The platform includes two elongated side channels 84, as seen most clearly in FIG. 2, alongthe outer edges of which are skids 14. The upper surface 14 b of the forward end of each skid is slightly depressed relative to the upper surface 14 a along the major length of the skid, such upper surface being slightly elevated with respect to the channels. The platform is composed of several frame members such as 32 and 82, which join to the channels 84. At the forward end of the platform are two structural guides 28 which carry a pulley 31. A winch cable 30 passes around the pulley. The free end of the cable is extended to a container to which it can be attached in a conventional manner. The lower reach of the cable is extended to a conventional motor-driven winch which can be driven in either direction to either draw in the cable thereby pulling the container toward the forward end of the platform adjacent to the truck cab or to play out the cable so that the container can slide down the platform if the platform is in its tilted position. Construction of the platform, for the most part, is of conventional design.

The platform carries a plurality of rollers 20 mounted in supporting units 18, as shown in FIG. 1, for allowing a refuse container 22 to slide over them to move in either direction along the platform. The container itself.

lers 26 are located at the sides of the container and each rides along a respective one of the'platform skids l4, seen most clearly in FIG. 1. As the container moves to the left in the direction of arrow 23 in FIG. 1 (as shown in phantom), each of rollers 26 moves past its respective skid surface 14a, moves above skid surface 14b, but does not rest upon it. Instead, the container is supported solely by rollers 20 in the platform.

Each skid l4 terminates in a curved C-shaped stop- 14c, as seen most clearly in FIGS. 1, 4 and 5. Each curved stop includes an inner curved edge 14d which is configured to generally conform to the shape of the respective one of rollers 26. When one of the rollers 26 is adjacent to edge 14d of a stop 140, the stop will positively stop forward and upward movement of the roller.

A locking mechanism cooperates with each C-shaped stop 140. The locking mechanism includes a yoke and each yoke is made up of a pair of yoke ears 34a, 34b to which is welded a projecting tang 35. The tang is welded to the inner surfaces of each of the yoke ears 34a 34b. The inner surface 35a of the projecting tang, seen most clearly in FIGS. 3-5, is curved and is a smooth extension of curved inner edges 346 of the two yoke ears 34a, 34b, which carry it, and terminates in an enlarged head 35d.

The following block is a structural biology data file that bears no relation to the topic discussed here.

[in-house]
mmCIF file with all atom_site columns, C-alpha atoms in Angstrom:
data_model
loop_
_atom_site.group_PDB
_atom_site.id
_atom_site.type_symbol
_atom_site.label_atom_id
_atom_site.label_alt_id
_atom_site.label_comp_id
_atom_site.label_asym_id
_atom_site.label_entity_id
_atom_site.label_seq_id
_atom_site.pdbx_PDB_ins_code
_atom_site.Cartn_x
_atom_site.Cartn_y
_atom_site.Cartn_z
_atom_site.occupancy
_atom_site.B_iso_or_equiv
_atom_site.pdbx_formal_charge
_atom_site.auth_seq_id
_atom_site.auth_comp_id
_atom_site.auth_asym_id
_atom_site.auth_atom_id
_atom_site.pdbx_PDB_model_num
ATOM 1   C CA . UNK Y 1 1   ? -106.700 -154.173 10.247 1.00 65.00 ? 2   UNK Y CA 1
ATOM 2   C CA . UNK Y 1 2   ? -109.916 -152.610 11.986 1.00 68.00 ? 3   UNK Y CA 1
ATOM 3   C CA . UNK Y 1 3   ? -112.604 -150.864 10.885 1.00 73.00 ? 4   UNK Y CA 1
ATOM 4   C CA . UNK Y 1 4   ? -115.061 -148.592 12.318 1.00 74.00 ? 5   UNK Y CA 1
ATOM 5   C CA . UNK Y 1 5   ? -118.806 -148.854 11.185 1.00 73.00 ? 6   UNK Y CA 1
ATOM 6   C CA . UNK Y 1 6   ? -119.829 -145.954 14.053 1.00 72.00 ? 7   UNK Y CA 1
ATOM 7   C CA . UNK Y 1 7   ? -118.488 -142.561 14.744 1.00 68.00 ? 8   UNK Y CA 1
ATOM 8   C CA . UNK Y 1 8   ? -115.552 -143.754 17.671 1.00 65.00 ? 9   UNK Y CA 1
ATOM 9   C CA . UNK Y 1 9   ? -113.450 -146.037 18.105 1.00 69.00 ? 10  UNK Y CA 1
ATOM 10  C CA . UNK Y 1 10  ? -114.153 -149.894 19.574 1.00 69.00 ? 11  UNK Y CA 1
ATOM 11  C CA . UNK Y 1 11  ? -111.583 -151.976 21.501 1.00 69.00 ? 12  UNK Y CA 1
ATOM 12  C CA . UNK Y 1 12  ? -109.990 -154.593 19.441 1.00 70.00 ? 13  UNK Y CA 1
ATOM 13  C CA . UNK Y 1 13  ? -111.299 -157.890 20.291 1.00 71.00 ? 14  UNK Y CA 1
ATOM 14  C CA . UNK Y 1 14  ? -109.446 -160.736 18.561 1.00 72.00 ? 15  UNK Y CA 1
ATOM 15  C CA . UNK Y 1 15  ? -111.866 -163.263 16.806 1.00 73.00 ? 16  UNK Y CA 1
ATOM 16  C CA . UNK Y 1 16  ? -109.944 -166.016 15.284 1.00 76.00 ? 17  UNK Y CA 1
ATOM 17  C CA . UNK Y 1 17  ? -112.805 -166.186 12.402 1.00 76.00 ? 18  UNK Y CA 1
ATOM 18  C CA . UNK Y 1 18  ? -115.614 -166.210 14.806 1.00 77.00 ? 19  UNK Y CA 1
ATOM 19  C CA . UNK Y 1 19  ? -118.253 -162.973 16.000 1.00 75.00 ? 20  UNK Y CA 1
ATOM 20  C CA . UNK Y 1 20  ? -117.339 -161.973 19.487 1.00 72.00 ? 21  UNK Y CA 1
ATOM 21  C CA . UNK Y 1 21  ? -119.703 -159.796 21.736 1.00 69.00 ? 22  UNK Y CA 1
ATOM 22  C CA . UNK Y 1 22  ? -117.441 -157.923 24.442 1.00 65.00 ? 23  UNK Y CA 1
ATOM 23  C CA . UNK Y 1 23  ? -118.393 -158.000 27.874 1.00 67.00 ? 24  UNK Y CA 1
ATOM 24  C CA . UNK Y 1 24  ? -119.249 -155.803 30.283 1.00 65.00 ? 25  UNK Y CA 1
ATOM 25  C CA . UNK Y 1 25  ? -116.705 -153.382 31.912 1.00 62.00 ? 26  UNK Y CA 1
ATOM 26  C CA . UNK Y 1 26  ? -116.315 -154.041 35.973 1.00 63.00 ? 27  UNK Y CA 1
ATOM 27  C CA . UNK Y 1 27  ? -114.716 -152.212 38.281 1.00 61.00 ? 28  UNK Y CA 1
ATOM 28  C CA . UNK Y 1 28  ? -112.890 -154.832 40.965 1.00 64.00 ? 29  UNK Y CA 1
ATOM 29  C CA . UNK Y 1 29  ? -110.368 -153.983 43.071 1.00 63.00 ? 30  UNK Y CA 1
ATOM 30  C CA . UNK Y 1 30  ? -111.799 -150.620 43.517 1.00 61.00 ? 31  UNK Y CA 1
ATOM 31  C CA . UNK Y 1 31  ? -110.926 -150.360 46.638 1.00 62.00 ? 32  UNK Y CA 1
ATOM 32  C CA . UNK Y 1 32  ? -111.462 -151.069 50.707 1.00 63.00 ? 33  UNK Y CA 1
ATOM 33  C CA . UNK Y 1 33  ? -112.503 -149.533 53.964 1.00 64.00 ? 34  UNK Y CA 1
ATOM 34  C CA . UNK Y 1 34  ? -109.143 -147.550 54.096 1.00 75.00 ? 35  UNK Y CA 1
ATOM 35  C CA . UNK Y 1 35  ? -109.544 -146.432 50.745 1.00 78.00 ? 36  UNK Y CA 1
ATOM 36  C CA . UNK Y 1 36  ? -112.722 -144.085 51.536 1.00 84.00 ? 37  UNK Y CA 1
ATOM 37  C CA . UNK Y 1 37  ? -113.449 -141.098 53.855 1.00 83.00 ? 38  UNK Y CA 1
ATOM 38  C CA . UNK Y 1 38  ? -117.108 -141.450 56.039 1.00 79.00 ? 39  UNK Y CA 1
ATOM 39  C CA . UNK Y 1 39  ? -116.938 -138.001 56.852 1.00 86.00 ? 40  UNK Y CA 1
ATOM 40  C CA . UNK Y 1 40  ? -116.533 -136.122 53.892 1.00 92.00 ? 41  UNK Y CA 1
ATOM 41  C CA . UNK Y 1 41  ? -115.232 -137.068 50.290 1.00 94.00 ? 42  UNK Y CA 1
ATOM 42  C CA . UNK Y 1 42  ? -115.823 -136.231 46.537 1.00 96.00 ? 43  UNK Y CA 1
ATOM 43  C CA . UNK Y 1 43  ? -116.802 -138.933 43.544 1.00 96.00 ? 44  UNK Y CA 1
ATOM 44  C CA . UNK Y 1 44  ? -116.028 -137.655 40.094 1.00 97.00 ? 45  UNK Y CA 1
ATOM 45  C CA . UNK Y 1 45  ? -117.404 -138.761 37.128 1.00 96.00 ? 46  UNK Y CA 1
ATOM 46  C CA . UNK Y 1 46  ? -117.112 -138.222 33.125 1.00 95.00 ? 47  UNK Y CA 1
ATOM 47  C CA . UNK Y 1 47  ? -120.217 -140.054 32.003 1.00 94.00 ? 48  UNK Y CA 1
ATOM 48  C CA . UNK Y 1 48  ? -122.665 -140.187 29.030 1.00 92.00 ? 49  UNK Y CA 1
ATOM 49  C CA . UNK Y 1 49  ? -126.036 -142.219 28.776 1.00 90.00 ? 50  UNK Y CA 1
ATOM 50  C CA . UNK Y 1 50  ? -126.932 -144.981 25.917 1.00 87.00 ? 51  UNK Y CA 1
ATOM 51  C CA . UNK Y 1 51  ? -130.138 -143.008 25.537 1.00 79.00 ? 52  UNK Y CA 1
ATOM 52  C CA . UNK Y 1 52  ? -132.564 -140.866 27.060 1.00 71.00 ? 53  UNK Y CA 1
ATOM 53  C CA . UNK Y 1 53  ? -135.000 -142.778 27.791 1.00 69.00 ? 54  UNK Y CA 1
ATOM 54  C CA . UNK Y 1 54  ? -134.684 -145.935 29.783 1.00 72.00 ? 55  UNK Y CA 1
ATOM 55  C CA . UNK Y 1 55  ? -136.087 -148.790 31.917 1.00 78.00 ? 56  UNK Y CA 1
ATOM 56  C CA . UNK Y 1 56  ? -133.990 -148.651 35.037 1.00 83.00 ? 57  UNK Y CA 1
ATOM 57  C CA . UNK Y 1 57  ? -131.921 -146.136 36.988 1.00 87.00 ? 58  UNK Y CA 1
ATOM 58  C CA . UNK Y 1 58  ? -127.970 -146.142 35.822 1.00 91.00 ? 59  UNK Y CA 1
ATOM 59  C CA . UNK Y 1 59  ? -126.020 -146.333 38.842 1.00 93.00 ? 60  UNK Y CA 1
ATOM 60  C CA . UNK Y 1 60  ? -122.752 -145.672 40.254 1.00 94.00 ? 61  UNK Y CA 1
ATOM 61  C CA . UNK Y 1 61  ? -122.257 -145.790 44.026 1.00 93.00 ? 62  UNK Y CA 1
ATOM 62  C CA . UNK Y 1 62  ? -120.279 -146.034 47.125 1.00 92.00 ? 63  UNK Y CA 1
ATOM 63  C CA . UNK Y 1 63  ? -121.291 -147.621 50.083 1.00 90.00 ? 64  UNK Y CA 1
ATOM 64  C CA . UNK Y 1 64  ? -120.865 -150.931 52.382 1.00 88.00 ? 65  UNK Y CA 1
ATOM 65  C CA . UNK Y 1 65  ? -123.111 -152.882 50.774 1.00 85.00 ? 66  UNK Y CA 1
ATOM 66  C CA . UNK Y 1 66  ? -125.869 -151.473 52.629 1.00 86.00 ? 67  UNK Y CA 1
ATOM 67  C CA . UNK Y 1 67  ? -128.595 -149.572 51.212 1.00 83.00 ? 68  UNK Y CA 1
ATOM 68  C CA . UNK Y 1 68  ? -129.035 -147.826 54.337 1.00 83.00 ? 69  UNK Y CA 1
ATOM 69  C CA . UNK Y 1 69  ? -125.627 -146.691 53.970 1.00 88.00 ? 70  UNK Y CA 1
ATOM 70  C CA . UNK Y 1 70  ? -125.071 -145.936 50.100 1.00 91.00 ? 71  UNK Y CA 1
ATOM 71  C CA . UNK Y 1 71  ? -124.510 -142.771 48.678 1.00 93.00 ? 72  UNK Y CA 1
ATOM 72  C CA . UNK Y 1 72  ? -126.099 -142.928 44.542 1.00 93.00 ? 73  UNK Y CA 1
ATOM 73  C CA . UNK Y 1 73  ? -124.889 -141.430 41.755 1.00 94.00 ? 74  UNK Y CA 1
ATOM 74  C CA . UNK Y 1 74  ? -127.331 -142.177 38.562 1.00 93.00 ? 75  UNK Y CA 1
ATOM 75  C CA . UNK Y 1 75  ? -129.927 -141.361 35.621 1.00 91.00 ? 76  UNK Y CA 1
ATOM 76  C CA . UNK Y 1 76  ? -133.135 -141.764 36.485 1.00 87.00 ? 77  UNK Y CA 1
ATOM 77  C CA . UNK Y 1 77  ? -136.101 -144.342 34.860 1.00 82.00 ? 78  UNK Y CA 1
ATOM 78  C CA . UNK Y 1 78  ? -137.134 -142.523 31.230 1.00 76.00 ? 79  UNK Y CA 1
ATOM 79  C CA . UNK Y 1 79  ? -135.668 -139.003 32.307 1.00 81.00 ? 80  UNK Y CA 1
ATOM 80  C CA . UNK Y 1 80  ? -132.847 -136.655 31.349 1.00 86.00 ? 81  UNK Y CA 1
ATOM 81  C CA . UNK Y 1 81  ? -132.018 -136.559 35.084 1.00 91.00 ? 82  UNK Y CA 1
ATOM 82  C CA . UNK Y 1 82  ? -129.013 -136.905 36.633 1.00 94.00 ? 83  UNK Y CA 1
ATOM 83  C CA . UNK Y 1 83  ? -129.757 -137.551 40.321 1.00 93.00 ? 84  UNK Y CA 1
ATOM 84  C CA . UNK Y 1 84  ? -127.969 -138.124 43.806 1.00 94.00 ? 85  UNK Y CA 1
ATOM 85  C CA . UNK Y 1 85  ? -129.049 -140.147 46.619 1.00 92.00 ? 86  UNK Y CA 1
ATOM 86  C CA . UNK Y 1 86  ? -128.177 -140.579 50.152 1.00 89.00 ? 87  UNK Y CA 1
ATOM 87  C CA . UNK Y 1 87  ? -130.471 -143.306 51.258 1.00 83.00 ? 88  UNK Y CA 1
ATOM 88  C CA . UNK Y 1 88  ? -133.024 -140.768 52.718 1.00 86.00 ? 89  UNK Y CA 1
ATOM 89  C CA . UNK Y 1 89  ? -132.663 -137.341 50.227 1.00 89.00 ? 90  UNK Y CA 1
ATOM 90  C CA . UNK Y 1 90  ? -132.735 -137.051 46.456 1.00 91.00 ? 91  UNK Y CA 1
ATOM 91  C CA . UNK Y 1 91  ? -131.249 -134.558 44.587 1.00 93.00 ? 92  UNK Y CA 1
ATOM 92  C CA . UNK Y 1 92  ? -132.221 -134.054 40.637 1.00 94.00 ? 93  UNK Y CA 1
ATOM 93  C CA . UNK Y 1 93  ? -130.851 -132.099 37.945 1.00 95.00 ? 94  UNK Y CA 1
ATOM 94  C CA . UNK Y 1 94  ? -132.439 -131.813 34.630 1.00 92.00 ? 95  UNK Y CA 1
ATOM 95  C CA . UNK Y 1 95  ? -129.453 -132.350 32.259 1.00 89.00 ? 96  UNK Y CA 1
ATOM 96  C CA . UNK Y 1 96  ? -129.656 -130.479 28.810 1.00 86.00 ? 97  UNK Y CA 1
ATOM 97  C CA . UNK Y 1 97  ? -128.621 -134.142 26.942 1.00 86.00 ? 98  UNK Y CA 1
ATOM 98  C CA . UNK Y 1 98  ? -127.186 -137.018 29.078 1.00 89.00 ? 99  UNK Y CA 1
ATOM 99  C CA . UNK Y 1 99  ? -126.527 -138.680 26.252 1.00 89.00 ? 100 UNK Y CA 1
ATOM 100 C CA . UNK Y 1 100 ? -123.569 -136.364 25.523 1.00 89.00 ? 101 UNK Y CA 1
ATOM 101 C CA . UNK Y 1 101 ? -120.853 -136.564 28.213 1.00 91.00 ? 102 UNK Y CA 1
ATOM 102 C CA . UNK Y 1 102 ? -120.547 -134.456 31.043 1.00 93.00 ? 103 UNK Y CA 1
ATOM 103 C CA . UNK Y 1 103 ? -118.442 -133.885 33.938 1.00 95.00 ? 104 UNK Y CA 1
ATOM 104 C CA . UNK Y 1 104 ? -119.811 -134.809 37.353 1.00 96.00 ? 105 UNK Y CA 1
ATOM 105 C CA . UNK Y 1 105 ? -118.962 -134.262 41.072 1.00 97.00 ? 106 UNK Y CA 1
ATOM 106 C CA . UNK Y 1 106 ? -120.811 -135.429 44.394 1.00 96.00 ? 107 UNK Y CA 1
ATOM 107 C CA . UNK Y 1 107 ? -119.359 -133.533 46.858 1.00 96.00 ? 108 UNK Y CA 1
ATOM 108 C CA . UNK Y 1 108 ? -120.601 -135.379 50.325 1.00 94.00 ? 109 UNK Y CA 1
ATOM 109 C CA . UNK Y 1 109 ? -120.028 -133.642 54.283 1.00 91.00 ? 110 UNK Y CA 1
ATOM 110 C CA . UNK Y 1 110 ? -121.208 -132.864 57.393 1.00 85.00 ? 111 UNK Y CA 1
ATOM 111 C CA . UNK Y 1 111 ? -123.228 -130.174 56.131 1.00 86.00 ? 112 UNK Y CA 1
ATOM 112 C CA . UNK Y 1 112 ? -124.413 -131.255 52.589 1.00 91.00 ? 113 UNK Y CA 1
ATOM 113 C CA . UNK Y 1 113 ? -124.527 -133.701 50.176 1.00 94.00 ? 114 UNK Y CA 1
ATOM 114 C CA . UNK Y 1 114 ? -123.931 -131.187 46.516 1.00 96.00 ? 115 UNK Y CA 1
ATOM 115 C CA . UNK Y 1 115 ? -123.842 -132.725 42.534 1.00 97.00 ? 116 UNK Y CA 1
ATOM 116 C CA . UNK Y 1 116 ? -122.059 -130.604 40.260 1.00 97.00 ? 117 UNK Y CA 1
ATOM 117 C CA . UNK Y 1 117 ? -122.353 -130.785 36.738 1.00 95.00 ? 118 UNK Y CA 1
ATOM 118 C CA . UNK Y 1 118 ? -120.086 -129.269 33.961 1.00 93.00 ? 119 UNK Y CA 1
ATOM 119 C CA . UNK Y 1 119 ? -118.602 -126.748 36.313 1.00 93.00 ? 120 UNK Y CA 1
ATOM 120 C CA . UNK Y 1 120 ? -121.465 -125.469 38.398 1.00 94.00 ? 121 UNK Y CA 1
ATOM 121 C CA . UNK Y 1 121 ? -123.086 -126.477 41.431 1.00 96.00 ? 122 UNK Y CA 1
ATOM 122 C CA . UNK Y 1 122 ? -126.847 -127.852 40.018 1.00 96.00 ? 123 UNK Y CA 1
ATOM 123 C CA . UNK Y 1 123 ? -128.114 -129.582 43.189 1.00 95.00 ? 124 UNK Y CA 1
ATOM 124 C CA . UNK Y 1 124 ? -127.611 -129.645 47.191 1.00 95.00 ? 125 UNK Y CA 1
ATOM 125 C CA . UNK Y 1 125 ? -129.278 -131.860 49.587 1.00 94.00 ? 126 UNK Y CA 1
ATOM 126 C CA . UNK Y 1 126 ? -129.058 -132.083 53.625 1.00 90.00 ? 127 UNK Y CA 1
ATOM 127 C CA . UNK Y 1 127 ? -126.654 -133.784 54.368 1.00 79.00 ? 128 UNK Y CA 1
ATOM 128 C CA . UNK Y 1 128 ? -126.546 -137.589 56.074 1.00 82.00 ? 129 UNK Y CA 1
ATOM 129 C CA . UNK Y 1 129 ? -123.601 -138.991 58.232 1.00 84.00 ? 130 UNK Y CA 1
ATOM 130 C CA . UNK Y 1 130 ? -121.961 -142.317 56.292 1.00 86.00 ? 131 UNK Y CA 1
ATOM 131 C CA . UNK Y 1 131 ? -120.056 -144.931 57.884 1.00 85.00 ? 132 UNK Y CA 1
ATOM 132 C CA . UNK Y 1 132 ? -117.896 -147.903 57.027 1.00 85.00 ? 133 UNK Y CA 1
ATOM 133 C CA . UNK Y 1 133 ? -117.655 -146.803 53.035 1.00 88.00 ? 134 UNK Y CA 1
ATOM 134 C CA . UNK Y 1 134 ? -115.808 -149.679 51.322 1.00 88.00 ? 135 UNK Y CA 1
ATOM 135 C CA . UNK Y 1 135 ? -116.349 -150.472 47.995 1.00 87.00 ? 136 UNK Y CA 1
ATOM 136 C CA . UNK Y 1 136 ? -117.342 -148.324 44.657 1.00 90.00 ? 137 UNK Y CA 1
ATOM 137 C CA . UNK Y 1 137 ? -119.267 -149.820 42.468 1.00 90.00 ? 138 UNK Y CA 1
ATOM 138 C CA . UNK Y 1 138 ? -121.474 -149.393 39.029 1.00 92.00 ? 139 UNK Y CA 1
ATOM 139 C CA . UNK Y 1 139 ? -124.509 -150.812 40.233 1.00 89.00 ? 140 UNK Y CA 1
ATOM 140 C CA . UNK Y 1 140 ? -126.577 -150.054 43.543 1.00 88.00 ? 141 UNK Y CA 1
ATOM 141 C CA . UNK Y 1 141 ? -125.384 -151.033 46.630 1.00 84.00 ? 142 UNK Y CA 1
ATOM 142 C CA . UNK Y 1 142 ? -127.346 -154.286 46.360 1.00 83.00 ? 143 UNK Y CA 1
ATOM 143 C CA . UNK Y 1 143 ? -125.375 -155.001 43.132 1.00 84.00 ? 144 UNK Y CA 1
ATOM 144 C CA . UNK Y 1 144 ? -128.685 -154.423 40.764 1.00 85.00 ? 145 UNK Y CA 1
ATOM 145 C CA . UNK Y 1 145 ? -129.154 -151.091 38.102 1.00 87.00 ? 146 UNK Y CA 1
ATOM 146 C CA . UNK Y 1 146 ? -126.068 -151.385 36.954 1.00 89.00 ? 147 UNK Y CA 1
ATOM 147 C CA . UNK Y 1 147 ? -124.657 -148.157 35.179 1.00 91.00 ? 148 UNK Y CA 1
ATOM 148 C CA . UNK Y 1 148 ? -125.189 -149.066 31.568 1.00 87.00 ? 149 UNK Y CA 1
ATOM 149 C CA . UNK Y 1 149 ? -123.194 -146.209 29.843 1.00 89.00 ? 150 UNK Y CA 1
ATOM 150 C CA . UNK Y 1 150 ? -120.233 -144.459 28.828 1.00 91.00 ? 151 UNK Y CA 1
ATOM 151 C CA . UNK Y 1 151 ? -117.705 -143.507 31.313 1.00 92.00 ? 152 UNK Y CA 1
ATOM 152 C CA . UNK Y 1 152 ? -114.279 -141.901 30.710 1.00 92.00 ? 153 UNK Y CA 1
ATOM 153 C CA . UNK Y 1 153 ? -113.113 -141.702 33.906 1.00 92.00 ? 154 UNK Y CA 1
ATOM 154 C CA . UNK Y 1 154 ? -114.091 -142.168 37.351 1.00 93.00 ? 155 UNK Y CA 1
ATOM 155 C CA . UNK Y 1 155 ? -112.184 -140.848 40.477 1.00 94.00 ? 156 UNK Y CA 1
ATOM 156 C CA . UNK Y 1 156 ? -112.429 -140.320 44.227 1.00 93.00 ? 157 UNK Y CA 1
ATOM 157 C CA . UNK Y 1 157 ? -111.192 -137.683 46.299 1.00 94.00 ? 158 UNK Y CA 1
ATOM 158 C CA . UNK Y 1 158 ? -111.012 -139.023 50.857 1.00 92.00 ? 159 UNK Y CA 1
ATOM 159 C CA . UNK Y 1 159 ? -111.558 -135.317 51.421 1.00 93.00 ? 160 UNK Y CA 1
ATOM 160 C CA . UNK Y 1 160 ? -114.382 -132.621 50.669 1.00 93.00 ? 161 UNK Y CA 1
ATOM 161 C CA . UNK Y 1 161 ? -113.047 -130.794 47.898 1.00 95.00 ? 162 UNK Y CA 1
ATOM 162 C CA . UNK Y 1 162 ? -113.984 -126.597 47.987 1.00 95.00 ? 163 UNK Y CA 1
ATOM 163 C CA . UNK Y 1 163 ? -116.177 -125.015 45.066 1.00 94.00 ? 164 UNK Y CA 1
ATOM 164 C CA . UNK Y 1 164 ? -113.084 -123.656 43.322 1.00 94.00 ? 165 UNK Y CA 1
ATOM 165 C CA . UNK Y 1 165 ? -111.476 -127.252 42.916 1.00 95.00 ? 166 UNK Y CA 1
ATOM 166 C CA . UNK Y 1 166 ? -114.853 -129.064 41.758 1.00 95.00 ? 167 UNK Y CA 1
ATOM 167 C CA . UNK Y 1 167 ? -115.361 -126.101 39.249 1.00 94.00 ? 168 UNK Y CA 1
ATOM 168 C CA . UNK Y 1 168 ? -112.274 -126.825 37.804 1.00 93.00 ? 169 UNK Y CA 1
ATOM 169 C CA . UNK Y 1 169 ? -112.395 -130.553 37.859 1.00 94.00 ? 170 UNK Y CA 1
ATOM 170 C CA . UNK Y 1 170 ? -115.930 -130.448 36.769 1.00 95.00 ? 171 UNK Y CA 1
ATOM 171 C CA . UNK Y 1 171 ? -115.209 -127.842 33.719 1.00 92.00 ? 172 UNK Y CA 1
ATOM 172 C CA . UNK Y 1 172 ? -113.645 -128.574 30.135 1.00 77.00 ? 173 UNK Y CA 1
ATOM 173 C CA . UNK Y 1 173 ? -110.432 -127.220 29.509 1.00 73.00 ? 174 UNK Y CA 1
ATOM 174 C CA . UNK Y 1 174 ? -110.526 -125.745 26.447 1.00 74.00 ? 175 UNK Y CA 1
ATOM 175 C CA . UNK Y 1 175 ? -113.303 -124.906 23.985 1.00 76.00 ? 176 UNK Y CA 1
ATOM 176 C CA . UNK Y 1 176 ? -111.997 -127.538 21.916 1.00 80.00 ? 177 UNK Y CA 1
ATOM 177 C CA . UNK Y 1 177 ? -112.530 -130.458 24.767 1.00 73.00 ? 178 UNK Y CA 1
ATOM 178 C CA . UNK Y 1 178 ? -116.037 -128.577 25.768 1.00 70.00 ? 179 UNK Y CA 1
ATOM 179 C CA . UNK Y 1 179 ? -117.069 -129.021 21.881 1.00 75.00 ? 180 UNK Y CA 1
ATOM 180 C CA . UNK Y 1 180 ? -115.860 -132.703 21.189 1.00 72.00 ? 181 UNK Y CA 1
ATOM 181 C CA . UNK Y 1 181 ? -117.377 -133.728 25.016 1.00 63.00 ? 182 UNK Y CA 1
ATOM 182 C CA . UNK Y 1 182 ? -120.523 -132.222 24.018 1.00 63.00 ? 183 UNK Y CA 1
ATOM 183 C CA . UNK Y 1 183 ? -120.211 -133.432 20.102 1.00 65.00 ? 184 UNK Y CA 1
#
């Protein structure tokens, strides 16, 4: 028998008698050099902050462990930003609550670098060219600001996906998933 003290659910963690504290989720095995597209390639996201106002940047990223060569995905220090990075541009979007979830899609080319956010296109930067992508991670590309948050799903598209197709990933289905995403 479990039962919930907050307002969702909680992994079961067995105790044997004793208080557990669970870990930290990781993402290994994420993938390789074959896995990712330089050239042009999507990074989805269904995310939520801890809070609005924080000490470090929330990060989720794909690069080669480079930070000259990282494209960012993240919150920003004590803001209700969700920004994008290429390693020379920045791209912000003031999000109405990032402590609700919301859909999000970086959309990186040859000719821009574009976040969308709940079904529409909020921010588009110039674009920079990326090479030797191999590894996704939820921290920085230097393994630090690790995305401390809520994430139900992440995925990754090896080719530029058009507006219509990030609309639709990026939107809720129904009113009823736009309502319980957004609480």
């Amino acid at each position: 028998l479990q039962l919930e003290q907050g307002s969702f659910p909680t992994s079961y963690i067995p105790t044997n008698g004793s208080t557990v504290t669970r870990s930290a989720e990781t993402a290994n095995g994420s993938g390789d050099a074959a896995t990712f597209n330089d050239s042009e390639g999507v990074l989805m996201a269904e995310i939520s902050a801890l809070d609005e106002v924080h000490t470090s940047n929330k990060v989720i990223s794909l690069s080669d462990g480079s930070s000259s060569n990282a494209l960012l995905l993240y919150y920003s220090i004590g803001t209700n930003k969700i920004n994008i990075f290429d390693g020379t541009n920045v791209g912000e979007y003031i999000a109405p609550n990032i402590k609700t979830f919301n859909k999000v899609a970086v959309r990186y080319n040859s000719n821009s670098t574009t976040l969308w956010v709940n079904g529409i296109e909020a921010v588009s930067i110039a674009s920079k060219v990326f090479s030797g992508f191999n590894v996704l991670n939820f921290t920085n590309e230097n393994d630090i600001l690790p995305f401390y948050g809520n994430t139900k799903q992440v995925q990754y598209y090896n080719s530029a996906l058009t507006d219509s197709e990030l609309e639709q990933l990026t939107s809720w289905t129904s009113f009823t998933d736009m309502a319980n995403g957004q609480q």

The two yoke ears 34a, 34b on the sides of each stop 14c are pivoted for rotation on the stop by pivot assemblies 38. Each pivot assembly includes a bolt 38b with a head 38a and nut 380, the bolt passing through the yoke ears and the stop.

A connecting rod 36 extends across the width of the platform'and is fixed to the lower end of each of the four yoke ears as seen most clearly in FIGS. 1 and 2. A spring 50 is attached at each side of the platform and has one of its ends secured to the rod 36 and the other secured to a mounting stud on the platform. The springs tend to pull rod 36 in toward the rear of the platform and thus tend to rotate the two yokes in the counter-clockwise, opening direction of FIG. 1. One of the yoke ears 34a further carries a locking pin assembly 40 which will be described in detail below, and an adjacent stop includes a bore 14d therein, the purpose of which will also be described below with reference to the locking pin assembly.

Referring now to the operation of the locking mechanism, and first its locking" movement, the truck platform is tilted and the free end of cable 30 is hooked to the refuse container. The winch reels the cable in, and the container is pulled along the platform toward the cab and each of rollers 26 (with the container) moves in the direction of arrow 52 (see FIG. 3). Each roller first makes contact at c with camming edges 34d of the two yoke ears 34a, 34b, on the same side of the platform as the roller, along a line 86 which is tangent to both the roller and edge 34d. The force which is applied to the yoke is along a line 88 which is perpendicular to the tangent line 86. Since the line 88 passes below pivot point 38, the torque applied to the yoke is in the clockwise direction indicated by arrow 92. Come quently, the yoke rotates around pivot 38, in the closing direction of arrow 92.

The position of the locking element after roller 26 on the container has moved slightly further in the direction of arrow 52 and the locking element has rotated slightly in the clockwise direction against the bias force of springs 50, is seen in FIG. 4. Edge 34d of each yoke ear has shifted slightly downward but because the edge is curved the roller 26 still causes continued clockwise torque to be applied to the locking element. Thus the roller continues to move to the left in FIG. 4, and the locking element continues to move in the clockwise or closing direction. Eventually, each roller 26 moves to its maximum rearward position toward the truck cab, where it is blockedby a respective stop 14c, and at this time the locking element is in its furthestmost clockwise position as shown in FIG. 5. At this time, the cable motor may be turned off since further movement of the container is not possible. The shut-off of the motor may be automatic via a position-sensing switch, or manual.